Even though the U.S. failure of the Silicon Valley Bank has brought back concerns about financial stability, the European Central Bank is still likely to raise rates by another 50 basis points on Thursday.
As a result of the SVB crisis, European markets closed sharply down on Monday. On Thursday, people withdrew a lot of money from SVB, which led to a “bank run,” and regulators took over the bank on Friday.
Then, on Monday, HSBC agreed to buy the troubled U.S. tech startup-focused lender’s British branch for £1. On Monday, European banks experienced their worst trading day in more than a year due to fears of contagion, increased regulation, and general profit-taking.
This was the worst day for regional banks since March 4, 2022. Analysts don’t think that the turmoil will stop President Christine Lagarde and her Governing Council from raising rates this week.
In case you missed it, Vice President Joseph Biden just assured the public that the American financial system is safe by detailing the measures the government is taking to prevent the collapse of Silicon Valley Bank:
Sylvain Broyer, chief economist for EMEA at S&P Global Ratings, said in a note on Tuesday that the ECB still “has to fight an inflation problem that is becoming increasingly homegrown.”
In the euro area, inflation is still much higher than the ECB’s goal of 2%. The headline number for inflation in February was 8.5%, which was higher than the average estimate and only a little bit lower than January’s 8.6%.
Core inflation, which is the most important measure for policymakers right now, went up from 5.3% to 5.6%. This makes it more likely that the European Central Bank will have to keep raising the cost of borrowing.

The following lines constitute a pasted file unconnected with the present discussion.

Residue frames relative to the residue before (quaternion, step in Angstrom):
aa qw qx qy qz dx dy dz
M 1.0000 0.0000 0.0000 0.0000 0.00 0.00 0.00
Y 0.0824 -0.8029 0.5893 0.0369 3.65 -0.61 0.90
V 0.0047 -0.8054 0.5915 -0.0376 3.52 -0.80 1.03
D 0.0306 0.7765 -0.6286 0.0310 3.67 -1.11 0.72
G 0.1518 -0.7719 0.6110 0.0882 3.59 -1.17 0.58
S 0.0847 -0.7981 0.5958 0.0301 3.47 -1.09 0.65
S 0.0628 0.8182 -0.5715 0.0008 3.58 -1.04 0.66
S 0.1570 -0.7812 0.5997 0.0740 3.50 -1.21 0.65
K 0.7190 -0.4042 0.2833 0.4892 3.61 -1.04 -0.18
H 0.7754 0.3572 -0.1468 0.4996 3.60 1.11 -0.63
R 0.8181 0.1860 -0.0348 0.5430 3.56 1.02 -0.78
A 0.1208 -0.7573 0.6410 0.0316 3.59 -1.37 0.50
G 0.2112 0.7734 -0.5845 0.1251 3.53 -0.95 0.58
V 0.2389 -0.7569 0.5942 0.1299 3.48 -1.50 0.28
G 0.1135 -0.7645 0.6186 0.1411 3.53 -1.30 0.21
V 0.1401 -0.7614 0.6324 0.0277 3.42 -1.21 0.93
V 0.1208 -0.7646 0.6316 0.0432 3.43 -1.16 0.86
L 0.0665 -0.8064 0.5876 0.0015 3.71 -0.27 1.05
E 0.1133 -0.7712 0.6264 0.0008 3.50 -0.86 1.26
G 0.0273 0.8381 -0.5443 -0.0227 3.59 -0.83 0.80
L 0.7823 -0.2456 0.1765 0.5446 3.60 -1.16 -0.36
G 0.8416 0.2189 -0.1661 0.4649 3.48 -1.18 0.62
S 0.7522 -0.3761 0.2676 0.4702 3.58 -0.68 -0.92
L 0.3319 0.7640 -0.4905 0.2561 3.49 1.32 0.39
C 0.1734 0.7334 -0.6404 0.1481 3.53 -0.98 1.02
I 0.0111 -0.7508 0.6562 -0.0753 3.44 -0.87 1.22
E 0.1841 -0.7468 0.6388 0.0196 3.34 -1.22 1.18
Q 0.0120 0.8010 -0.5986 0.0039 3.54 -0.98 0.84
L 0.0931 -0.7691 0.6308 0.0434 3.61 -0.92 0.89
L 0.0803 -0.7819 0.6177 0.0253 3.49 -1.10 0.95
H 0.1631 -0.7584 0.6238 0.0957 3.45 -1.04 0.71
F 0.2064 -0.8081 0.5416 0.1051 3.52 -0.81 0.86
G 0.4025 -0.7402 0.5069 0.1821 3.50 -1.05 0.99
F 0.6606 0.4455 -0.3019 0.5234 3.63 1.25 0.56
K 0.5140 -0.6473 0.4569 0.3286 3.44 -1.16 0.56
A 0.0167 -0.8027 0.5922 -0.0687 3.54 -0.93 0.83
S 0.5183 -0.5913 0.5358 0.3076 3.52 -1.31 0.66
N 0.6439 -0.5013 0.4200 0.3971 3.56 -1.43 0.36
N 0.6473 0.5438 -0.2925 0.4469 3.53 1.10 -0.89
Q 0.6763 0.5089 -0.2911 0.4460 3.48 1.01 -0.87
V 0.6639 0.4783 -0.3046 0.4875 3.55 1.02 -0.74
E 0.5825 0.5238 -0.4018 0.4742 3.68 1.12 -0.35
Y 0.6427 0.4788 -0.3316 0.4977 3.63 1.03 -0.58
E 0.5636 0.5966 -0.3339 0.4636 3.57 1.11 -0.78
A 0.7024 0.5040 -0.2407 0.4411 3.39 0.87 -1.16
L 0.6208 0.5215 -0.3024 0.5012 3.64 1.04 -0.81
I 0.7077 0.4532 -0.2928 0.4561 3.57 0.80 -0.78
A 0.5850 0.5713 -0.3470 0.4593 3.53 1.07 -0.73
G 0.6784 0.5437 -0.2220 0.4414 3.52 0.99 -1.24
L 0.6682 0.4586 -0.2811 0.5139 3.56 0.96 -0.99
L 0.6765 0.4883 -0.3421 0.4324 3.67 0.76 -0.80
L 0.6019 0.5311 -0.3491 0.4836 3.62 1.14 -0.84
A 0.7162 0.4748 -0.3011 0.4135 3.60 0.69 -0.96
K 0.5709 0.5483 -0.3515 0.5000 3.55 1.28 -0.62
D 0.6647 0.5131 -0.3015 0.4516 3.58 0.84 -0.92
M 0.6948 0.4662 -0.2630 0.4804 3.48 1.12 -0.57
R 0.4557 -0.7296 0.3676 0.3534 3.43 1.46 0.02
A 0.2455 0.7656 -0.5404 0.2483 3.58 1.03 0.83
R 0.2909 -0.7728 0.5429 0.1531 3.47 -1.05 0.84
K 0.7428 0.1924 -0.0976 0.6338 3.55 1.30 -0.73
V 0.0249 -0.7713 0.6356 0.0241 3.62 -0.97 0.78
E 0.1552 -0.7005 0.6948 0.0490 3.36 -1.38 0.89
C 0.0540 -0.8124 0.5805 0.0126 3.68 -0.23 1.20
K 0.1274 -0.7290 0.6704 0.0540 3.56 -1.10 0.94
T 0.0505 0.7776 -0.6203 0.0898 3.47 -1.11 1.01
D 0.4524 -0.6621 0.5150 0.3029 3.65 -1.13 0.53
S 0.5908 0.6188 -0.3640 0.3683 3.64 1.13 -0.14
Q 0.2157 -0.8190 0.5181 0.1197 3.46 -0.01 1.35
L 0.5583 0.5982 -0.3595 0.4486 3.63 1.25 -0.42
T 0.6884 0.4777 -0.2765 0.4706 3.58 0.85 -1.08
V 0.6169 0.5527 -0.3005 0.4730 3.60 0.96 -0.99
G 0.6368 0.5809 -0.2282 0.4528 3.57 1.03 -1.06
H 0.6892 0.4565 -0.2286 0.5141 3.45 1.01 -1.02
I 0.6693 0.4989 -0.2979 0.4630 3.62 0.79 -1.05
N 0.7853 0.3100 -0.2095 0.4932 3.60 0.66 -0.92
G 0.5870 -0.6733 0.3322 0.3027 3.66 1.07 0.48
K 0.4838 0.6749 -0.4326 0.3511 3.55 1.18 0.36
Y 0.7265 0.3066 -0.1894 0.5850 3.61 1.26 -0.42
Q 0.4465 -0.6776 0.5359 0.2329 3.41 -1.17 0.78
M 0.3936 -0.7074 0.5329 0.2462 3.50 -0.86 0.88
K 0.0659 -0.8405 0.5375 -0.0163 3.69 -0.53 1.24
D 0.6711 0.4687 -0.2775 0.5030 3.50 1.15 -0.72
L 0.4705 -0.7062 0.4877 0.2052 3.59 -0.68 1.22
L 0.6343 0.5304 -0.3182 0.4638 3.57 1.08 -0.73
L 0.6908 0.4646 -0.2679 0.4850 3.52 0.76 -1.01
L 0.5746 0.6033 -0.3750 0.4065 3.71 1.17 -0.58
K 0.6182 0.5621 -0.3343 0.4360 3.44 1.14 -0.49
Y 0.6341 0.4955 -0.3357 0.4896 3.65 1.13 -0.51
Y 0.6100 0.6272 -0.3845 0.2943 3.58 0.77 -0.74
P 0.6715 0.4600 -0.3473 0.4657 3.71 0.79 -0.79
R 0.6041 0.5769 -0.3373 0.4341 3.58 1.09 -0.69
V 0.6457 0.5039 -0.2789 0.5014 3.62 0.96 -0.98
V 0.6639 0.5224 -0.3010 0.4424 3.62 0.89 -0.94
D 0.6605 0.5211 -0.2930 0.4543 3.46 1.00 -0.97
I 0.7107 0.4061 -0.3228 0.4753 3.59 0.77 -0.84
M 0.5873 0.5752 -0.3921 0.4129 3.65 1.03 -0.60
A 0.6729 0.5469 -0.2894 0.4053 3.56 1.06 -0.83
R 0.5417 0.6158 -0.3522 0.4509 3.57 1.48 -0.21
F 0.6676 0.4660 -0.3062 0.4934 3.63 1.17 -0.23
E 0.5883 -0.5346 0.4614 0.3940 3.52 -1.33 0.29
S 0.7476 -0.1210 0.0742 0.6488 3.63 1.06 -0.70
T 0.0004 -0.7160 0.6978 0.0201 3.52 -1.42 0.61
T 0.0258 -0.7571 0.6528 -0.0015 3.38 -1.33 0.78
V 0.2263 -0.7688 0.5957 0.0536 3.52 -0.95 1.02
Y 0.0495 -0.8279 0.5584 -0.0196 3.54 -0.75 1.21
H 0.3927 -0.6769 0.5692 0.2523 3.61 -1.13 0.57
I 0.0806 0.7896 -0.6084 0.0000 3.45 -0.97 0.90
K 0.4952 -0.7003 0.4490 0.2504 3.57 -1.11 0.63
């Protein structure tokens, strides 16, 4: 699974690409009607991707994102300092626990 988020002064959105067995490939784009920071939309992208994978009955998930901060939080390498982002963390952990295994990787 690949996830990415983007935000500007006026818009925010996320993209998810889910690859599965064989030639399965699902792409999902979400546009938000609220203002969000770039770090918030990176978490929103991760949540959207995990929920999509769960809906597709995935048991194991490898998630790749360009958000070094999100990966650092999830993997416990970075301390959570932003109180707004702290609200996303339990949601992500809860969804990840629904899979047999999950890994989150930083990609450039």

Mark Wall with Deutsche Bank in a note to clients said (as reported by CNBC) –
“We recently raised our terminal rate forecast to 3.75% (50bp hikes in March and May and 25bp in June) and lifted the main landing zone for terminal to 3.50-4.00%”
“Beyond the near-term evolution of core and underlying inflation, which has yet to peak, the key determinants of the terminal rate – the level of the terminal rate, when it will be reached and how long it will be maintained – are wage growth, the fiscal stance and financial conditions.”
At the moment, the key rate of the ECB is 2.5%. Aside from that, people who follow the ECB also keep an eye on how divided the Frankfurt institution is about where its benchmark rate will peak.
Paul Hollingsworth, chief European economist at BNP Paribas, in a research note said (aforementioned) –
“We think the ECB will lack the consensus to explicitly commit to another 50bp move in May, given the visible divisions within the Governing Council on next steps.”
“Recent comments from council members suggest substantial differences over the extent and pace of future tightening.”
Within the 20 countries that share the euro, this division is again made along the classic line of “core” and “periphery.” Robert Holzmann, who is in charge of the Austrian central bank, recently came out and said that policy rates are not too high until they reach 4%.
Ignazio Visco, who is more cautious than Mario Draghi, didn’t like that. He said that he doesn’t “appreciate statements by my colleagues about future and prolonged interest rate hikes.”
On Thursday, the European Central Bank will also release an updated version of its staff projections for growth and inflation. Anatoli Annenkov, an ECB watcher with Societe Generale, in a note said –
“In its new staff forecasts, we expect the ECB to possibly raise its growth projections slightly for this year (weaker energy prices) and reduce it for 2024-25 (due to the policy tightening) while raising its core inflation forecast for this year and lowering its headline inflation forecast for this year and next (on the back of weaker energy prices).”
Our coverage of the uncertainty the Silicon Valley bank failure has created for the European Central Bank’s plans to raise interest rates has come to an end.